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Monday, 19 November 2007

DNA protocol (2)

Isolation of DNA from buccal swabs
Materials
50 mM NaOH
1M Tris.Cl, pH 6.5
70% ethanol
CYTo-Pak with Cyto-soft brush (CP-5B; Medical packaging) or Caliber-Cotton-Tipped Apllicator swab (size 6 in; Allegiance Healthcare)
95 degree heating block

3 comments:

praspowt said...

1. Having the subject lightly rinse out his or her mouth with water twice. Remove a brush or swab from its sleeve, avoiding contamination as much as possible, and roll it against the inside of the subject's check for 3 sec. Place the brush back into the sleeve. Store up to 1 week at 4 degree celcius, but extract as soon as possible
The yield of DNA from buccal epithelial cells can be highly variable because of variations in both the subject and the technique of the collector. It is wise when possible to obtain two brushes or two to four swabs. Care should be taken not to roll or brush too hard, as repeated hard strokes can cause abrasion, soreness, or even bleeding.

praspowt said...

2. Pipet 600 microlitre of 50 mM of NaOH into a 1.5 ml microcentrifuge tube. Cut off the sample- containing end of the collection brush or swab using scissors and place it in the microcentrifuge tube using sterile forceps (two swab tips may be plced in one tube). Sterilize scissors both before and after use by washing in 70% ethanol.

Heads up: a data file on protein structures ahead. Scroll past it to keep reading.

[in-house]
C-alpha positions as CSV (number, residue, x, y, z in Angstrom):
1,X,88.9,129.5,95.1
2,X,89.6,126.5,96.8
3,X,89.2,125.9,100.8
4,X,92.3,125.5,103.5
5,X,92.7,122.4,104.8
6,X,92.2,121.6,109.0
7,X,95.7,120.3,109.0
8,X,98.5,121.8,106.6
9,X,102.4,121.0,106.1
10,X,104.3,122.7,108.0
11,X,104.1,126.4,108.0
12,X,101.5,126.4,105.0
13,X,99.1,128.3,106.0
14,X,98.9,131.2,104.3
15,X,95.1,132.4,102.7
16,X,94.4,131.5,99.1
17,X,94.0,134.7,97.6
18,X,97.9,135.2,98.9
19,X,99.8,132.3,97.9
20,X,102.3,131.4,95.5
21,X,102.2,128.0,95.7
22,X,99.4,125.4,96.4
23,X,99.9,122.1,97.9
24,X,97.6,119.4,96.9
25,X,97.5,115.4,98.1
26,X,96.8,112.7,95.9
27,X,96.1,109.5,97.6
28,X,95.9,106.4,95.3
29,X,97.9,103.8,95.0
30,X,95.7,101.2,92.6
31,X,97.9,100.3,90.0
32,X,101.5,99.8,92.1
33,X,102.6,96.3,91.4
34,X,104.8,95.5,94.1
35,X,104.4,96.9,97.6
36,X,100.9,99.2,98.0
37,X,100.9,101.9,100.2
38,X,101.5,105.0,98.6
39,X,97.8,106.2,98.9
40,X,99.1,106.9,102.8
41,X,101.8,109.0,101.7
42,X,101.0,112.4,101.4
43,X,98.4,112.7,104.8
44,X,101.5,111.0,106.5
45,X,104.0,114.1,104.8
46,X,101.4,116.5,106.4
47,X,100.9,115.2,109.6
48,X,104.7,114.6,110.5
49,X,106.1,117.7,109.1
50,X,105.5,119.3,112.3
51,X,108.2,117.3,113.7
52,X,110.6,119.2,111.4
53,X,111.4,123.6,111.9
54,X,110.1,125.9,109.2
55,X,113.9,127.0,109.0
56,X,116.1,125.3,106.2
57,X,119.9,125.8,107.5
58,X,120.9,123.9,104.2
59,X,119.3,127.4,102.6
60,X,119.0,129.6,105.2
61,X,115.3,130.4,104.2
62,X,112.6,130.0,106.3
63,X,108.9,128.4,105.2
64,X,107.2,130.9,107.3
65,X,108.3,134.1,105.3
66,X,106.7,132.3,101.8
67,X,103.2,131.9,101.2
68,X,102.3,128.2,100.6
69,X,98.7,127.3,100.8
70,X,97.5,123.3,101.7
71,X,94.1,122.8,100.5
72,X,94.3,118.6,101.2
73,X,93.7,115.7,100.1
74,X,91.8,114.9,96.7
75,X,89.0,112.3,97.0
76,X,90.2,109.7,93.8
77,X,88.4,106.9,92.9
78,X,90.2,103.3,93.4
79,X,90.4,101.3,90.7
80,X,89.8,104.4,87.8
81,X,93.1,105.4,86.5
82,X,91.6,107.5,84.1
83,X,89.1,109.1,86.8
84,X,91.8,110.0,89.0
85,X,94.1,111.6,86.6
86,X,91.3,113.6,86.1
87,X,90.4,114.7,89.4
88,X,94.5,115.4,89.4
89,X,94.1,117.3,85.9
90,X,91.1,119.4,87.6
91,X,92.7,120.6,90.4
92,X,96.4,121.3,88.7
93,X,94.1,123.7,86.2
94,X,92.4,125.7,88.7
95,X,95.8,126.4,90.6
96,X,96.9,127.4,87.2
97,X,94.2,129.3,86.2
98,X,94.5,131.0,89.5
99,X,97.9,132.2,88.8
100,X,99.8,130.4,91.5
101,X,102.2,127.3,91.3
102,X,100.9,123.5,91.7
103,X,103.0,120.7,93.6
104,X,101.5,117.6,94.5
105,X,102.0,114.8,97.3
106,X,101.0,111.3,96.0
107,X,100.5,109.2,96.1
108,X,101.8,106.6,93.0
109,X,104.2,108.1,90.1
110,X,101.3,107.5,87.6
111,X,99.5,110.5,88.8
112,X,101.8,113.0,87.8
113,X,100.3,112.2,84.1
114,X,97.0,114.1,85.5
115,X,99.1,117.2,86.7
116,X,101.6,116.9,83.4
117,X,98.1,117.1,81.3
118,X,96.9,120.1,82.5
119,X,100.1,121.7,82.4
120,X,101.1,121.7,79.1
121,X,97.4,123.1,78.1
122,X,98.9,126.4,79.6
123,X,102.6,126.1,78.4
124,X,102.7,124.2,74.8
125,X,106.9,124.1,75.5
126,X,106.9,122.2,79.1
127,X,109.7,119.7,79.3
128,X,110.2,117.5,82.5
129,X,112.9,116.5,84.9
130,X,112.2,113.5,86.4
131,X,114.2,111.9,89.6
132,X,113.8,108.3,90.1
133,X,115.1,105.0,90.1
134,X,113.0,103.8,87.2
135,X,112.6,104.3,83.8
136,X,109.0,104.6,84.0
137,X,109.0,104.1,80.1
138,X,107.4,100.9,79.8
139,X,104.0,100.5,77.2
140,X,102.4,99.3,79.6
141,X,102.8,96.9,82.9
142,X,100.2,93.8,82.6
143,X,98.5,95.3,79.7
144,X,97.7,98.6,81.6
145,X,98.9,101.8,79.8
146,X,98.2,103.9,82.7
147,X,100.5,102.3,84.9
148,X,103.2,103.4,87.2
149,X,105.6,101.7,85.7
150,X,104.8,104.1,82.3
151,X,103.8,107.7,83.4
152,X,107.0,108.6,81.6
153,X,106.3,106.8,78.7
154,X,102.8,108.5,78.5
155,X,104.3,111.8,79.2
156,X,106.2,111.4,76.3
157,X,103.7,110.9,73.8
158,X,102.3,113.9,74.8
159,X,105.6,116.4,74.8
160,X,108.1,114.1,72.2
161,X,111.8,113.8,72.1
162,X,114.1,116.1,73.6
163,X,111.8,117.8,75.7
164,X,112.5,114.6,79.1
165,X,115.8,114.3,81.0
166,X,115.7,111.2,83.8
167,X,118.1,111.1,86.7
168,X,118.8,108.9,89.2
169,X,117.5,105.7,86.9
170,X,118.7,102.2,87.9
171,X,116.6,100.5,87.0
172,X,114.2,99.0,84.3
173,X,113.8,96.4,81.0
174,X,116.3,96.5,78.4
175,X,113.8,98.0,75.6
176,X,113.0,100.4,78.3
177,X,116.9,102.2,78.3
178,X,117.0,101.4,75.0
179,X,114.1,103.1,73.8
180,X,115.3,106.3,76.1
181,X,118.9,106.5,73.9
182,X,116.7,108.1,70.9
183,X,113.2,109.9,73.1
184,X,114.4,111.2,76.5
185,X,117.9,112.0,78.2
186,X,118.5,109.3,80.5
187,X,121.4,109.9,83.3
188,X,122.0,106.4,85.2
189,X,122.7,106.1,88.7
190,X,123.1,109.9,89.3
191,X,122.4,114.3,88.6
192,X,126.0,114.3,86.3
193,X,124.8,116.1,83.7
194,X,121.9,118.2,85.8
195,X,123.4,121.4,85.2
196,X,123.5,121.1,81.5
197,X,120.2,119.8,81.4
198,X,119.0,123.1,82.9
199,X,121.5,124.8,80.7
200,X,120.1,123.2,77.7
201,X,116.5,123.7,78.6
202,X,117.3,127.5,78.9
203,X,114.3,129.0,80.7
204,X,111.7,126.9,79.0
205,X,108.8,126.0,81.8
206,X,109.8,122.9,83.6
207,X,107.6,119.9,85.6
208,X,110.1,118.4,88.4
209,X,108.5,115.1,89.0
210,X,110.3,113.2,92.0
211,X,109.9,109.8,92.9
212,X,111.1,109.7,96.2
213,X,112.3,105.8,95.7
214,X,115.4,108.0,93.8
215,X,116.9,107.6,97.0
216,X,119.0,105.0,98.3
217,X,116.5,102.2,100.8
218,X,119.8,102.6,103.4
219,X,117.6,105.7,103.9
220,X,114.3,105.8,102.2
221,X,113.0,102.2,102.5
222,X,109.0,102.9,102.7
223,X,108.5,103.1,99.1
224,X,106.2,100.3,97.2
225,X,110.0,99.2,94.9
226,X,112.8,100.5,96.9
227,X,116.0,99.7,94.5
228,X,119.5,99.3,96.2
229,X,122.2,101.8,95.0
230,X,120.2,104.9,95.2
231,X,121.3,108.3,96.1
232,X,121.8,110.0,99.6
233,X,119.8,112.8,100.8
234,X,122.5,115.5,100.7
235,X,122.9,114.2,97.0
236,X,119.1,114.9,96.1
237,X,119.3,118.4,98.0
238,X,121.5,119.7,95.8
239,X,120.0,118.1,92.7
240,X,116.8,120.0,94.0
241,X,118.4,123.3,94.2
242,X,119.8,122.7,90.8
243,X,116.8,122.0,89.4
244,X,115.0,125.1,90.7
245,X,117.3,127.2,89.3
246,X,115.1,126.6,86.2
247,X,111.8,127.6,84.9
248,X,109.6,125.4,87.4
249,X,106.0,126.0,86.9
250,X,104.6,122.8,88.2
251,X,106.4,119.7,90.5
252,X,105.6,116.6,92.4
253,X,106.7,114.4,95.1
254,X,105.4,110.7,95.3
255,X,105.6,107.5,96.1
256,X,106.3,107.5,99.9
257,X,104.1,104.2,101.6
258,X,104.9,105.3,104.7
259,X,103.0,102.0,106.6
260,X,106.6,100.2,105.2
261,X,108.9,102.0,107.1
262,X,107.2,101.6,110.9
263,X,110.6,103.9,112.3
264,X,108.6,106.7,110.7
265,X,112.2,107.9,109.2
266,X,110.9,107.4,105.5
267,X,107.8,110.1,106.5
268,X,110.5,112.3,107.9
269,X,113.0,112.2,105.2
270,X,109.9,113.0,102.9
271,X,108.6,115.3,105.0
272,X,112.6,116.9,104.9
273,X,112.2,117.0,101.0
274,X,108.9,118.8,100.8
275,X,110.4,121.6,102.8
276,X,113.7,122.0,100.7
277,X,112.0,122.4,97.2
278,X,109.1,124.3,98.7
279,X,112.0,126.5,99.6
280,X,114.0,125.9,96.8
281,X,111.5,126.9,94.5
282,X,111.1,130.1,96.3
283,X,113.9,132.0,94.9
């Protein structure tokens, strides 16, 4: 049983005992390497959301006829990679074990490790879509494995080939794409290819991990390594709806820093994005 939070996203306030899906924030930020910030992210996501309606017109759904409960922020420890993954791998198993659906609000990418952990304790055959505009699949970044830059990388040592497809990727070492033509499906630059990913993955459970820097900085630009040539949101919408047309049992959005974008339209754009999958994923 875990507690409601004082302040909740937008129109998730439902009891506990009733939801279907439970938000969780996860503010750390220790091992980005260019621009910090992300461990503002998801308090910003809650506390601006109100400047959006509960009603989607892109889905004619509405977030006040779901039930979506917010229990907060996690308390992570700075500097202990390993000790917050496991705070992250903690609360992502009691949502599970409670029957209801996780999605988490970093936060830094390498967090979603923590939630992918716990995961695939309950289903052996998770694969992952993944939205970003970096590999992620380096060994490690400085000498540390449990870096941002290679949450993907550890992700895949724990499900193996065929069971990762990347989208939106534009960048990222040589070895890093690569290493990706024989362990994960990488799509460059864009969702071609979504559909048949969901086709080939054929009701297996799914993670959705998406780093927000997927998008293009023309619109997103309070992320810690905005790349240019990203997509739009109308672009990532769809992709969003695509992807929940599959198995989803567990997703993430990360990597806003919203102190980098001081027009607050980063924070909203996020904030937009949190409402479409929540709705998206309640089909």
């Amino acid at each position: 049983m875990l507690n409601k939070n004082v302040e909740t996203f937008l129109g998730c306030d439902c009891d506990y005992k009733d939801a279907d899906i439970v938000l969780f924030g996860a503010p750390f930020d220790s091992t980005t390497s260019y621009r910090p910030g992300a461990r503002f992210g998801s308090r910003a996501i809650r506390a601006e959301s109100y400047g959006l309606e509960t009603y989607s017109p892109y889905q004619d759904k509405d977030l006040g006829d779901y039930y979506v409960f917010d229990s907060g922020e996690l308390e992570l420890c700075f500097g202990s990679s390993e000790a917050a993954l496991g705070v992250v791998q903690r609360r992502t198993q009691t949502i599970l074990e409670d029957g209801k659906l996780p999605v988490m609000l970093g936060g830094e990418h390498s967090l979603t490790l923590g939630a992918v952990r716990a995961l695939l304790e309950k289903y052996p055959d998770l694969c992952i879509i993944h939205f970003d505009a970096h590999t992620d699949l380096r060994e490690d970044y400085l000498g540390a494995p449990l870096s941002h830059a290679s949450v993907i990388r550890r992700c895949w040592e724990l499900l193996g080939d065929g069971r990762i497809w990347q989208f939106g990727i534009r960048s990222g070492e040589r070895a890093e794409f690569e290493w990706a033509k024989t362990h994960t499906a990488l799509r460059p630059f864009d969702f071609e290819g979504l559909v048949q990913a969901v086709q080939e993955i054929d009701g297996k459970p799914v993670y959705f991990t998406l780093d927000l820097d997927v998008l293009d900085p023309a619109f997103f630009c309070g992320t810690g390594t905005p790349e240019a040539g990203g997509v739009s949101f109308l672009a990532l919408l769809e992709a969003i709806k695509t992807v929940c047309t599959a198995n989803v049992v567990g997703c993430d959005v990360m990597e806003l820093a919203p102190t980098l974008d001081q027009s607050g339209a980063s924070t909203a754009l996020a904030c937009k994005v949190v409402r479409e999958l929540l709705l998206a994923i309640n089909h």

praspowt said...

3. Vigorously vortex the tube and place in a heating block at 95 degree celcius for 5 min to complete cell lysis. Remove the brush or swabs from the microcentrifuge tube using sterile forceps, leaving behind the residual solution containing the DNA. Neutralize the solution by adding 60 microlitre of 1 M Tris.Cl, pH 6.5, and vortex the tube again.
DNA is now ready for quantitation, or it can be used directly for PCR. Buccal DNA samples to be used for PCR may be stored at either 4 degree celcius or -20 degree celcius.
Since the DNA is not highly purified, exact quantitation is difficult and usually not necessary. typically 5 to 10 microlitre of the DNA solution is suffficient for a successful PCR reaction. Estimated of yield can be made using the DNA dipstick kit (Invitrogen).
DNA yields are highly variable, but 4 to 8 microgram/brush is typical.